Early Gut Problems Linked to Anxiety, Depression
In a study published recently in PLoS ONE, Dr. Pankaj Pasricha of Stanford University School of Medicine and colleagues found that gastric irritation early in life may change the way the brain is wired and raise sensitivity to stress later in life. Their study on newborn rats suggests that some disorders commonly associated with anxiety, such as irritable bowel syndrome, may be the cause rather than the result of conditions like anxiety and depression. According to Dr. Pasricha, “A lot of research has focused on understanding how the mind can influence the body. But this study suggests that it can be the other way around. Gastric irritation during the first few days of life may reset the brain into a permanently depressed state.”
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Bacteria in the Gut Influences Brain Chemistry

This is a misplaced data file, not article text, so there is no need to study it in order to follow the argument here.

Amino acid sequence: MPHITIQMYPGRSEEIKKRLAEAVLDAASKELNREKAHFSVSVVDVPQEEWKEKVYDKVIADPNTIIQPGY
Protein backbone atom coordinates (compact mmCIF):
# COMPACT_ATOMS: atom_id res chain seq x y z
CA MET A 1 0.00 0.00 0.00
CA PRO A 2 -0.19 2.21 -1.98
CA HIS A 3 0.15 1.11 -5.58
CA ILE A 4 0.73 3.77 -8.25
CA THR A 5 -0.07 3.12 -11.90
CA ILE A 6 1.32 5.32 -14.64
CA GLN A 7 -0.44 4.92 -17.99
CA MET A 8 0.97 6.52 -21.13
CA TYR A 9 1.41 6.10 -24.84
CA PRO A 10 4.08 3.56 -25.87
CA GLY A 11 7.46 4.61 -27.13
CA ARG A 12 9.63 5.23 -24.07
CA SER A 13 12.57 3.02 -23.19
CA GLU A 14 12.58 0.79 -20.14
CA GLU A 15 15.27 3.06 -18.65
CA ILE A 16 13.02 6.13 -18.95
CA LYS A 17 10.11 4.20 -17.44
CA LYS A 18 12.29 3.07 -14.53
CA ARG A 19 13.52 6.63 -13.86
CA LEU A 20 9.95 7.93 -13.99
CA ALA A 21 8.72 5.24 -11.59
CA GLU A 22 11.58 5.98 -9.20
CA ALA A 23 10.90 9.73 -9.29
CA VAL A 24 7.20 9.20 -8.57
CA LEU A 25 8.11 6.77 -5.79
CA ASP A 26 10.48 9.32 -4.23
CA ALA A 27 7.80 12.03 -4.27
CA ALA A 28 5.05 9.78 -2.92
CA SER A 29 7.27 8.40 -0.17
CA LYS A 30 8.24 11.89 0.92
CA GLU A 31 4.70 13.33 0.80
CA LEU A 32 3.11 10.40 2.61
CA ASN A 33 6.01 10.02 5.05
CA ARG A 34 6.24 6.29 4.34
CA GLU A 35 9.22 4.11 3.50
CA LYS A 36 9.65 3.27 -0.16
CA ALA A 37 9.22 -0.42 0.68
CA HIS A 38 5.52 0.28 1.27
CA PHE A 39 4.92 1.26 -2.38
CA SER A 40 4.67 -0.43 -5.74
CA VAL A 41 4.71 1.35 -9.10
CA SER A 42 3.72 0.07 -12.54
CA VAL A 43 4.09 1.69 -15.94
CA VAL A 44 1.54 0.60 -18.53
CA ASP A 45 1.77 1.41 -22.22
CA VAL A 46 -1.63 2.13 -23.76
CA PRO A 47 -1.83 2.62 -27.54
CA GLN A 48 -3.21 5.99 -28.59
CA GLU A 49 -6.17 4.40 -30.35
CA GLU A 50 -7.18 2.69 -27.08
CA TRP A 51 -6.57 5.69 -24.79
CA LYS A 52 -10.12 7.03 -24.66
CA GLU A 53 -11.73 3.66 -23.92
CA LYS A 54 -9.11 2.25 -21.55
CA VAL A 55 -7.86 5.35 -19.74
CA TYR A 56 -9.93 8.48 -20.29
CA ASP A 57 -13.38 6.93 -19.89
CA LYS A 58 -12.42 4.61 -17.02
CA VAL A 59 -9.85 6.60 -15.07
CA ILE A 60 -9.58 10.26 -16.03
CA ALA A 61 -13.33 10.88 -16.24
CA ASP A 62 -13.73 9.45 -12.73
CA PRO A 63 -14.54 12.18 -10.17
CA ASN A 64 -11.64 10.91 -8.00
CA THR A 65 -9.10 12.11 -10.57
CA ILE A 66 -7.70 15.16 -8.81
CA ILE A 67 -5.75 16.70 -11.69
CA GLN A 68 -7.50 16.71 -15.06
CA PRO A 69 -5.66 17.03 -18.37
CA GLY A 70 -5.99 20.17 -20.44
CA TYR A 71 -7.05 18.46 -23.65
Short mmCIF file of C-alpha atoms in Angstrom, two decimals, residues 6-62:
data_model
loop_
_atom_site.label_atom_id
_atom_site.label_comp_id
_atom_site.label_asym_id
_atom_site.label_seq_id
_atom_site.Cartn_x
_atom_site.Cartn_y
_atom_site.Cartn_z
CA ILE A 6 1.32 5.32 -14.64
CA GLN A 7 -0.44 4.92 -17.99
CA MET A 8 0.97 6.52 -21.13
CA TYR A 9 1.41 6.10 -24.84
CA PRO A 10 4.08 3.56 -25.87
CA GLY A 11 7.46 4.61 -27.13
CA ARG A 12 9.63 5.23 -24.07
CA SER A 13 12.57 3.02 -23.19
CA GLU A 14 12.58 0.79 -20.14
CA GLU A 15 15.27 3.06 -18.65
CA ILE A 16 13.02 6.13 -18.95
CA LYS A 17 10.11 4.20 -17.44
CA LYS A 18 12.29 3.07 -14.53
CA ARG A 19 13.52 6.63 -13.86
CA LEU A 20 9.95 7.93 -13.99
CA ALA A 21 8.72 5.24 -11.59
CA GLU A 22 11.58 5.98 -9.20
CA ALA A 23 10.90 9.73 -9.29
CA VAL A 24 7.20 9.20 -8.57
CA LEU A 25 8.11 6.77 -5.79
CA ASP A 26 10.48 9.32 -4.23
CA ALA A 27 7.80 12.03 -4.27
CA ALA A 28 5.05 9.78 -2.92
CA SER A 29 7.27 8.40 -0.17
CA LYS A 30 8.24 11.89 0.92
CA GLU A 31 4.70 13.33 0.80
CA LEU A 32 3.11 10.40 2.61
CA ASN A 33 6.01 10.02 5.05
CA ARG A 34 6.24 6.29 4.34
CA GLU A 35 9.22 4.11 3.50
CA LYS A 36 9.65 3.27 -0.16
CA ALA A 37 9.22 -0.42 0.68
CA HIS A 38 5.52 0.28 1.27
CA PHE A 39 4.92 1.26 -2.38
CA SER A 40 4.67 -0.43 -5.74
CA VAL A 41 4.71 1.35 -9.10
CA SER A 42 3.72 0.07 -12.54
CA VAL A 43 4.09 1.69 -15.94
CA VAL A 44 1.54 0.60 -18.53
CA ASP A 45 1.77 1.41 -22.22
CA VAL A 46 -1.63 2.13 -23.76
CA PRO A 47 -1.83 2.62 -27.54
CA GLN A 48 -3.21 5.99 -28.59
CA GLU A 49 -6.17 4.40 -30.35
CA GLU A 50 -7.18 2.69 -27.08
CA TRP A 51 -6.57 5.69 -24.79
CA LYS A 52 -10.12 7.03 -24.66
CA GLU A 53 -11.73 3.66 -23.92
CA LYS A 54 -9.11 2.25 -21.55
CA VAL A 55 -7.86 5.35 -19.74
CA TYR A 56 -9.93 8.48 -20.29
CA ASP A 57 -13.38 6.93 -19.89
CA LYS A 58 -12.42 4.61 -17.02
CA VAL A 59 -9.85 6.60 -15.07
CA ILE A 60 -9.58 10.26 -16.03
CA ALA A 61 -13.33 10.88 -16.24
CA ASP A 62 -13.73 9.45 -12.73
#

Researchers at McMaster University have determined that bacteria residing in the gut influence brain chemistry and behaviour in adult mice. When they changed the normal bacterial content of the gut in healthy mice, they found that the mice became less anxious and had an increase in brain derived neurotrophic factor (BDNF), a protein which has been linked to depression and anxiety. To confirm their conclusion that bacteria can influence behavior, the researchers then colonized germ-free mice with a passive genetic background with bacteria from mice with more exploratory behavior. The result? The passive mice became more daring and active. When the process was reversed, normally active mice became more passive.